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Bad Childhood = Tougher Pregnancy Later in Life?
Girls who suffer hardships in childhood may be at risk for future problems with pregnancy.
Hardships faced in childhood are often associated with health behaviors later in life, which can include smoking, depression, mood and sleep disturbances, and substance use and abuse. According to the authors, "Mounting research evidence suggests a relation between psychosocial stressors during pregnancy and poor pregnancy outcomes such as low-birth weight, intrauterine growth retardation and pre-term birth."
Emily W. Harville, Ph.D., of Tulane University in New Orleans, and colleagues studied 4,865 women who had experienced at least one hardship during childhood and had at least one live birth by age 41. "A shared limitation of past studies is that the period of investigation is limited to the pregnancy itself," the authors were quoted as saying. "Hypothetically, psychosocial and material hardships in childhood and adolescence may ultimately influence pregnancy outcome."
Most of the women in the study had their first child in their 20s, and most had one, two or three children in their lifetime. About half were current or former smokers. Childhood hardships included family problems with alcohol, fathers not taking an interest in the child's schooling, financial problems and minor neglect, particularly from the father.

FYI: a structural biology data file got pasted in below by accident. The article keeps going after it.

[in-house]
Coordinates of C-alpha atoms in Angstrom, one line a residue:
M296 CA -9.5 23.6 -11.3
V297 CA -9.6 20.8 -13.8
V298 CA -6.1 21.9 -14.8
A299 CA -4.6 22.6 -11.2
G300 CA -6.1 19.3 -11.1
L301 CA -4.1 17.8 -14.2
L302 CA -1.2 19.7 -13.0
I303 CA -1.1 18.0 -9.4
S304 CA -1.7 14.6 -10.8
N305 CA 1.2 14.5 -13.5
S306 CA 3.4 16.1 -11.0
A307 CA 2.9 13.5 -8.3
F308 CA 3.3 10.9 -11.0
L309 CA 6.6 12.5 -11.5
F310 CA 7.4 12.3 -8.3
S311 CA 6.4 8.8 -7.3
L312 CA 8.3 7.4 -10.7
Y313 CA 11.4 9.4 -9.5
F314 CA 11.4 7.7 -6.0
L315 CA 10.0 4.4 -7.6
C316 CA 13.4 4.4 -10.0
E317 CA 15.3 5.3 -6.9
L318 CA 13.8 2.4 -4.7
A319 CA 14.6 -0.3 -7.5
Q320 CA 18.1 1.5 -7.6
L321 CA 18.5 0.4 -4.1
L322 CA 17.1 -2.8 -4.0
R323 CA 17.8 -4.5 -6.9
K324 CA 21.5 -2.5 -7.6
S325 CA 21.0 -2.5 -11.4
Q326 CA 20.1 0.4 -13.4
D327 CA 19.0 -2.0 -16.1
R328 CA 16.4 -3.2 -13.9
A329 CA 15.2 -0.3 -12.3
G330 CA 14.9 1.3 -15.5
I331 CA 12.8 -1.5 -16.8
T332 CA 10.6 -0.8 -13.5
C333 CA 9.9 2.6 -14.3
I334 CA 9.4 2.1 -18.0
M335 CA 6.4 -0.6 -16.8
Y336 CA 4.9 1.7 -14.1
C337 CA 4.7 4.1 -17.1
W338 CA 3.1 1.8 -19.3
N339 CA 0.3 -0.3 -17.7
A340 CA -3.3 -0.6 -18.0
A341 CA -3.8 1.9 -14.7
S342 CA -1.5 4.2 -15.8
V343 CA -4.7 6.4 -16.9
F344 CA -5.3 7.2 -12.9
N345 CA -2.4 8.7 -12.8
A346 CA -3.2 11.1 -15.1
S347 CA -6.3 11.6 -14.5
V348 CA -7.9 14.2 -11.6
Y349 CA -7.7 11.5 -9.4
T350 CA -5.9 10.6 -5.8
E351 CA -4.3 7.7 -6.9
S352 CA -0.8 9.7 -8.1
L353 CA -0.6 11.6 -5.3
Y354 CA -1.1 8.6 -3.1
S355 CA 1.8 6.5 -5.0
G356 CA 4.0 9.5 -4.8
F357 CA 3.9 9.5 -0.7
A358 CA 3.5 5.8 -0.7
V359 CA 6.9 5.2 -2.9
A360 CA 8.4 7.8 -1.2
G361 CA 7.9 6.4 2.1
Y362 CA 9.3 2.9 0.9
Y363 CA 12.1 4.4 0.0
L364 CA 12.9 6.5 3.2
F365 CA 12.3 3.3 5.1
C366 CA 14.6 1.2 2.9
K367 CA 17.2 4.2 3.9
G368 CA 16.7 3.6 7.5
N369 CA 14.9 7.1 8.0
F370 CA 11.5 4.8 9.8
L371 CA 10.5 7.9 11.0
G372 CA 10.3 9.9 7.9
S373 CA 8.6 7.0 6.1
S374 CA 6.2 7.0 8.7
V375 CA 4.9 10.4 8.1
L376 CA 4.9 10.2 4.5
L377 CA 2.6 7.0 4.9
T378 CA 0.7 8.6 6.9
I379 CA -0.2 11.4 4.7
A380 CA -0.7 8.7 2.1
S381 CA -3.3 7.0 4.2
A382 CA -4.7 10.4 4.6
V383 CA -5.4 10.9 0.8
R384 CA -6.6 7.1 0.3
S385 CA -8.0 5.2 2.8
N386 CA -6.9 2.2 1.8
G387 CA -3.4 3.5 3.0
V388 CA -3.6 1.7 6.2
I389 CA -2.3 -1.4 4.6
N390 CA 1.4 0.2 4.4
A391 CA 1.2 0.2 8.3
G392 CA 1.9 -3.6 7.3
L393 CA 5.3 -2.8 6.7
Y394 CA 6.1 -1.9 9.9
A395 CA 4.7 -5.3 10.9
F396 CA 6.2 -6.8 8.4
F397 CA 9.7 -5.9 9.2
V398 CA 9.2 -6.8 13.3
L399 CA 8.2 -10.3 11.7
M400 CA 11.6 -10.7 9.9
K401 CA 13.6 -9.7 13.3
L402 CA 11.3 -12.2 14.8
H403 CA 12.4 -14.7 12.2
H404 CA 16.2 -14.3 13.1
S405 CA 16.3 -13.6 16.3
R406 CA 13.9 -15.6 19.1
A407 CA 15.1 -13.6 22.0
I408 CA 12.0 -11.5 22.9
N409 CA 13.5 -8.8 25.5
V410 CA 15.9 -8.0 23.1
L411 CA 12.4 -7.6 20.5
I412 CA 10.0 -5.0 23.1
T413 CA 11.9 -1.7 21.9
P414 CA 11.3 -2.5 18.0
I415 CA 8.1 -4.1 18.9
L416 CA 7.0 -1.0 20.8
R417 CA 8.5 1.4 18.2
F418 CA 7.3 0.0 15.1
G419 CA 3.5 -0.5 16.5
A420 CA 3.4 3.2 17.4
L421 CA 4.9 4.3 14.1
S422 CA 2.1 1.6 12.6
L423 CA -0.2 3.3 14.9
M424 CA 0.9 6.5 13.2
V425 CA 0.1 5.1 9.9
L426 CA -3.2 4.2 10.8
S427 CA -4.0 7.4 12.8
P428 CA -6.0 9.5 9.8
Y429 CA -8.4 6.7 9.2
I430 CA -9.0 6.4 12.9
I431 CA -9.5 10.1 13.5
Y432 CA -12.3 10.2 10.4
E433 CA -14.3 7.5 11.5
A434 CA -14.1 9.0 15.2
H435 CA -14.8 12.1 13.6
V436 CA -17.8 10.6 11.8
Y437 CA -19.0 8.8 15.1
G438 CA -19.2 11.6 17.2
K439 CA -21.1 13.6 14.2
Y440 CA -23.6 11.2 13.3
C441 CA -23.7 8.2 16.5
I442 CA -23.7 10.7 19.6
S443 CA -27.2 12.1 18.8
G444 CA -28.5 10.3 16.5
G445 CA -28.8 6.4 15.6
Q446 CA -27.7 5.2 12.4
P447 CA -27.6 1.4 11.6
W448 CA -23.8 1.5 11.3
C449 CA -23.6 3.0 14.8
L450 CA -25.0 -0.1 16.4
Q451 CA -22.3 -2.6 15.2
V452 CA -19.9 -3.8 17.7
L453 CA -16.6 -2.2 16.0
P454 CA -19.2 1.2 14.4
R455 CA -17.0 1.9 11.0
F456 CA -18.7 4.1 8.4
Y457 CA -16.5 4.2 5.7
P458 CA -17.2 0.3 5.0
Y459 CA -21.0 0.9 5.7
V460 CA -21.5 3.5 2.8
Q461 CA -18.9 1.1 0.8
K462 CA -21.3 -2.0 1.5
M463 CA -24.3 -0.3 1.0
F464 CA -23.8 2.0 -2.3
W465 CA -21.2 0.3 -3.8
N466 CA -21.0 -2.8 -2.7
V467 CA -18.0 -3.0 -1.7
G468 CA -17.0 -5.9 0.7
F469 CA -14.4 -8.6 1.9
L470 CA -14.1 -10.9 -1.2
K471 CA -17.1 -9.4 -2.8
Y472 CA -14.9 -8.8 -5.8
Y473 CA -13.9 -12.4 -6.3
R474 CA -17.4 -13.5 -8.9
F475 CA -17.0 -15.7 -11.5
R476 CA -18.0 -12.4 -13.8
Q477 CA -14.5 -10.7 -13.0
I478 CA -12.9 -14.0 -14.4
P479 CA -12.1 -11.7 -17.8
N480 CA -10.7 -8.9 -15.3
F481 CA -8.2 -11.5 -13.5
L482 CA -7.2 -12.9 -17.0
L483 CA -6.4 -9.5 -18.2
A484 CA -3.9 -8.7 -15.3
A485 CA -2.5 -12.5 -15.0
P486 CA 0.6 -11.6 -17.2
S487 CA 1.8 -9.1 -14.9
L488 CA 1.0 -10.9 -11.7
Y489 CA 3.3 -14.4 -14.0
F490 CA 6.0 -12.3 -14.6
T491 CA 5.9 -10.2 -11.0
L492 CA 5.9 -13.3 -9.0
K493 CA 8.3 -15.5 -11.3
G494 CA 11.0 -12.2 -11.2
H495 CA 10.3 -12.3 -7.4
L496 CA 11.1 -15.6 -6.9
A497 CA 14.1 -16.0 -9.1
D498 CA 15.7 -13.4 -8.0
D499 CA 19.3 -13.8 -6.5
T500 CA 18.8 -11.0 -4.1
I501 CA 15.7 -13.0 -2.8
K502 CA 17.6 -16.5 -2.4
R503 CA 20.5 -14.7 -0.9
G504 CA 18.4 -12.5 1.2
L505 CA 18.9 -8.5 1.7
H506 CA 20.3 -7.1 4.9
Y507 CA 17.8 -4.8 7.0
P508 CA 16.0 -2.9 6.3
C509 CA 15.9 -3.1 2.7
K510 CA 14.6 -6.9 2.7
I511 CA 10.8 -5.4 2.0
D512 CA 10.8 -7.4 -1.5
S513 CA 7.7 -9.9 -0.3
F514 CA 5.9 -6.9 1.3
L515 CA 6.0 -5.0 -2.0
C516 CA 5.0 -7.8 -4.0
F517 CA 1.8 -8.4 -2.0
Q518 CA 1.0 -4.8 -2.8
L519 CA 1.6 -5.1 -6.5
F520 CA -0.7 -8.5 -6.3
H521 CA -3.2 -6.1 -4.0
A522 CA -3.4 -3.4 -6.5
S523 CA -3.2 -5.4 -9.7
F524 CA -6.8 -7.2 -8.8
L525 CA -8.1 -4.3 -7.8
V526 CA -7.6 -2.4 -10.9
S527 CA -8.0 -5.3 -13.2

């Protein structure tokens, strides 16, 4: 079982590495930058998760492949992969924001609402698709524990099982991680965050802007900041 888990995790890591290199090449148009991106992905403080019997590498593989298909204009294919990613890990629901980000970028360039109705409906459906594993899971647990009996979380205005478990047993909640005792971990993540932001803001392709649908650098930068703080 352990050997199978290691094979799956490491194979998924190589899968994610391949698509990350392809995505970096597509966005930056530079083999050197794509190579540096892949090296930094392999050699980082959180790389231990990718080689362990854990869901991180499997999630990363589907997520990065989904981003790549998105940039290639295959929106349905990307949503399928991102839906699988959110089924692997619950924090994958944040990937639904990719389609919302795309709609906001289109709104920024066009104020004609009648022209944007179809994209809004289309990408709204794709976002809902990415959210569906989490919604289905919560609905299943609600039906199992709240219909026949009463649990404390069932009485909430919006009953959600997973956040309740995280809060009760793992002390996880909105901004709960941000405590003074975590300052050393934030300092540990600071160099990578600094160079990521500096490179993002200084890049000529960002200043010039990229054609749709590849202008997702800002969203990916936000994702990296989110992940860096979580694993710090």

In their first pregnancy, 7.9 percent of women in the study gave birth to a low-birth weight baby, and 7.5 percent gave birth more than three weeks early. Overall, 5.8 percent of pregnancies resulted in a low-birth weight baby, and 6.5 percent resulted in pre-term birth. Thirty-nine percent of women had smoked at some point during their first pregnancy.
"When results were examined by timing of exposure, family structure hardships and violence/mental health hardships most strongly influenced the birth outcomes if they happened in adolescence," the authors noted. "Overall, the highest risk for both low-birth weight and pre-term birth was in those who had multiple hardships in adolescence only, but this was also a very small group."
"Our findings suggest that mothers who have experienced childhood hardships are more likely to smoke during pregnancy," the authors wrote. "They also more often give birth to low-birth weight babies who are born prematurely, but this association may be primarily due to health behaviors and associated social class."
The authors concluded, "There are critical periods for elevated risk, as well as a cumulative effect of hardships over time. Further research is needed to specify pathways between childhood adversities and reproductive health outcomes and to evaluate protective factors that could help to alleviate long-term influences of early adversity."
SOURCE: Archives of Pediatrics & Adolescent Medicine, June, 2010